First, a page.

The International CLL-IPI Working Group believes that the CLL-IPI will allow a more targeted management of patients with CLL in clinical practice and in trials of novel drugs.16 However, it is currently unknown how newly developed CLL therapies and newly identified molecular mutations might be incorporated into this staging system in the future.16

First-line Treatment

Patients with low-risk CLL whose disease is stable can be managed with periodic follow-up only.1 Numerous studies have found that early initiation of chemotherapy does not produce a survival benefit and may actually increase mortality.1 However, patients with active or symptomatic disease or with advanced Rai or Binet stages require treatment.3 Symptoms and findings of concern include >10% weight loss over 6 months; extreme fatigue; fever related to leukemia for >2 weeks; night sweats for >1 month; progressive marrow failure (anemia or thrombocytopenia); autoimmune anemia or thrombocytopenia not responding to glucocorticoids; progressive or symptomatic splenomegaly; massive or symptomatic lymphadenopathy; and progressive lymphocytosis (an increase of >50% in 2 months or a doubling time of <6 months).1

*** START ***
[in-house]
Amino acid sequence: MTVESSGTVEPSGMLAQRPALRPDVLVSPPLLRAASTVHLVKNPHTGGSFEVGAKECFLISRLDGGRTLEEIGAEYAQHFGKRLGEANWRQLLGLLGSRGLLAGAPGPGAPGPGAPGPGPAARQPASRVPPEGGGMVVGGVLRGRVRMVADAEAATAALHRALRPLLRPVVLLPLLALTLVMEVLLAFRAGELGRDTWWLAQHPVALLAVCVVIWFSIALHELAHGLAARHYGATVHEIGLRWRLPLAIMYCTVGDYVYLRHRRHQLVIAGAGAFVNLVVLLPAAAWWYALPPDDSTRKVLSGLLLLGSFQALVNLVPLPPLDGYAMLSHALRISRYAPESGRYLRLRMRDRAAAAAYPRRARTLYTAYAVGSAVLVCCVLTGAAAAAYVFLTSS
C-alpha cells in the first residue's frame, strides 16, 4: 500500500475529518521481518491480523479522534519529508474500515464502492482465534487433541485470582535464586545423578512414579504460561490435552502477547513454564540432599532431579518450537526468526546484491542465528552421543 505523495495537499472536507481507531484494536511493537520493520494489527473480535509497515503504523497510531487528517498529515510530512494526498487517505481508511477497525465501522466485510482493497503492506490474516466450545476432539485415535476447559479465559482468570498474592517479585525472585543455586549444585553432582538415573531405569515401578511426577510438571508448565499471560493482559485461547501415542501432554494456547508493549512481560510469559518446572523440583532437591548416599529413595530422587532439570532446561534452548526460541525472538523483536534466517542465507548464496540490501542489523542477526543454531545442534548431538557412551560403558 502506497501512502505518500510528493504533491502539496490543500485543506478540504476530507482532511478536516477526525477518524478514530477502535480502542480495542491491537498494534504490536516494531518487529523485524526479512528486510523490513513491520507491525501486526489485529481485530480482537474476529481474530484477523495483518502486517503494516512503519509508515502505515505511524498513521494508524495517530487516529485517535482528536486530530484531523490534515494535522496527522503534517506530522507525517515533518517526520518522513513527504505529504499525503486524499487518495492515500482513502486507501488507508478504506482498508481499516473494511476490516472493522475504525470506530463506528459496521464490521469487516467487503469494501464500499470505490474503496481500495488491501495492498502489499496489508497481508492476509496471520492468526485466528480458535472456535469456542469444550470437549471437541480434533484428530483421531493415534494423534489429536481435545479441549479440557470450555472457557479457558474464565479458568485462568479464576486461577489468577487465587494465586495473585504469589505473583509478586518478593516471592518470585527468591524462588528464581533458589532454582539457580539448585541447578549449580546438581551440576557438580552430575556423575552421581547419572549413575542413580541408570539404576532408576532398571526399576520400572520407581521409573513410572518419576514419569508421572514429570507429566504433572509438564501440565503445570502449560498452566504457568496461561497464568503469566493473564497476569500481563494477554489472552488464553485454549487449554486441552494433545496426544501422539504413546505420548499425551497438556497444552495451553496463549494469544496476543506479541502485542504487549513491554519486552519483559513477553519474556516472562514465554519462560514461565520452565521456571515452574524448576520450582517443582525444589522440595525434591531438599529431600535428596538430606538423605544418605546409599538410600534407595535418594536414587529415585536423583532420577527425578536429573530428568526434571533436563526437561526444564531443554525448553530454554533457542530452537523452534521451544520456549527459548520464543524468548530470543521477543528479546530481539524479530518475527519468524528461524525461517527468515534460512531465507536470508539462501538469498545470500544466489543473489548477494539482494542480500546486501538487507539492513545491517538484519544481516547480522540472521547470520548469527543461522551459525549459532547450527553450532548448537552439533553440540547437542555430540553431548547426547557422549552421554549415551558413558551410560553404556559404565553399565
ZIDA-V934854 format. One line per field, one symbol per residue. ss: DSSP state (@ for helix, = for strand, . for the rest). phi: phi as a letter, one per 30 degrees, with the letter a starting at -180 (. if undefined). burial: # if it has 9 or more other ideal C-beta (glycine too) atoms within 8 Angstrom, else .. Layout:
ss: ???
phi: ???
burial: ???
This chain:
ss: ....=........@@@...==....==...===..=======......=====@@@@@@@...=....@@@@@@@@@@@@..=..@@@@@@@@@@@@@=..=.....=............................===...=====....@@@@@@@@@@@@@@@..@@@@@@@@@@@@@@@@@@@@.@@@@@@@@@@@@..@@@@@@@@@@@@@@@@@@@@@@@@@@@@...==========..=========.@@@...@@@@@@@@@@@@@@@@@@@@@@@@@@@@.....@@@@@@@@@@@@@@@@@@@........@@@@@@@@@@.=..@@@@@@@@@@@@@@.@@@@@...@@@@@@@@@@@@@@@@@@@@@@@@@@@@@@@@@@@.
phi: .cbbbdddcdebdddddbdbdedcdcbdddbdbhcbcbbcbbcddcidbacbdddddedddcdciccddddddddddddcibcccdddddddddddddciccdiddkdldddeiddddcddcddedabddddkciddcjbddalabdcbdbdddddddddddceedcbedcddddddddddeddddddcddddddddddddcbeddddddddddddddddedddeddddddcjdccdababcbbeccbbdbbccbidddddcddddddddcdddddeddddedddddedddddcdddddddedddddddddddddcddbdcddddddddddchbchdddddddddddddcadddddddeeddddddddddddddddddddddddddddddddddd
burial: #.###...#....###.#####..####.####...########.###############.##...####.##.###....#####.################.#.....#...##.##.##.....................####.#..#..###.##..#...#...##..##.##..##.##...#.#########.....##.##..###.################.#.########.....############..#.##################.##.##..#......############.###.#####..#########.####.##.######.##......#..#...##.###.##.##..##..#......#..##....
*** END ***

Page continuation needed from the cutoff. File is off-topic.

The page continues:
Chemotherapy with fludarabine, cyclophosphamide, and rituximab is considered the standard of care for first-line treatment of CLL in younger, physically fit patients with few comorbidities.3 In a randomized, phase III, open-label trial involving fit patients with CLL who were treatment-naïve was shown to significantly improve progression-free survival when compared with fludarabine and cyclophosphamide alone (median durations of 56.8 and 32.9 months, respectively).17 However, the use of this regimen in unfit or older patients is limited, particularly due to a high risk of toxicity (such as myelosuppression, hematologic toxicity, and infections).17,18 In a trial that compared the combination of fludarabine, cyclophosphamide, and rituximab versus fludarabine and cyclophosphamide, toxicity occurred more frequently and was more severe in patients age >65 years.17,19 In a subsequent study, first-line therapy with this combination proved superior to bendamustine and rituximab, but no difference was observed among patients >65 years old.20 On the basis of these and other recent trials, first-line treatment with bendamustine and rituximab, a combination associated with fewer side effects, albeit lower efficacy, is recommended for elderly patients who are physically fit.18